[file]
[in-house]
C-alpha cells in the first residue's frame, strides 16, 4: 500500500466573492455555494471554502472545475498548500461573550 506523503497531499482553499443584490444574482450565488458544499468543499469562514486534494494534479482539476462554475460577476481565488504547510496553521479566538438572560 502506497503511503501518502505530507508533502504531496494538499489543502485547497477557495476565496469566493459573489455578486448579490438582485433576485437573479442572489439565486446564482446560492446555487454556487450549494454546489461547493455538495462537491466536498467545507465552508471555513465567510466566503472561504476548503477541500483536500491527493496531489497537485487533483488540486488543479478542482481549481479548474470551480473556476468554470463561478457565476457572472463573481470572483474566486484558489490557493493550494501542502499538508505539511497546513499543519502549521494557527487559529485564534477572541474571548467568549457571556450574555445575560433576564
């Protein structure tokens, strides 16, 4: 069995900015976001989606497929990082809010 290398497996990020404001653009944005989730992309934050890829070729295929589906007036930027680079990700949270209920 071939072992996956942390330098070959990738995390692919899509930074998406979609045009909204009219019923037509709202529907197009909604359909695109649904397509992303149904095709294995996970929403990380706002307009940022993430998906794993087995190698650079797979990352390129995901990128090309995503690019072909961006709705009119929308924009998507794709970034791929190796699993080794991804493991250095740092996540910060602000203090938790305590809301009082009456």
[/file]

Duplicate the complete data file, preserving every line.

[in-house]
C-alpha cells in the first residue's frame, strides 16, 4: 500500500466573492455555494471554502472545475498548500461573550 506523503497531499482553499443584490444574482450565488458544499468543499469562514486534494494534479482539476462554475460577476481565488504547510496553521479566538438572560 502506497503511503501518502505530507508533502504531496494538499489543502485547497477557495476565496469566493459573489455578486448579490438582485433576485437573479442572489439565486446564482446560492446555487454556487450549494454546489461547493455538495462537491466536498467545507465552508471555513465567510466566503472561504476548503477541500483536500491527493496531489497537485487533483488540486488543479478542482481549481479548474470551480473556476468554470463561478457565476457572472463573481470572483474566486484558489490557493493550494501542502499538508505539511497546513499543519502549521494557527487559529485564534477572541474571548467568549457571556450574555445575560433576564
């Protein structure tokens, strides 16, 4: 069995900015976001989606497929990082809010 290398497996990020404001653009944005989730992309934050890829070729295929589906007036930027680079990700949270209920 071939072992996956942390330098070959990738995390692919899509930074998406979609045009909204009219019923037509709202529907197009909604359909695109649904397509992303149904095709294995996970929403990380706002307009940022993430998906794993087995190698650079797979990352390129995901990128090309995503690019072909961006709705009119929308924009998507794709970034791929190796699993080794991804493991250095740092996540910060602000203090938790305590809301009082009456």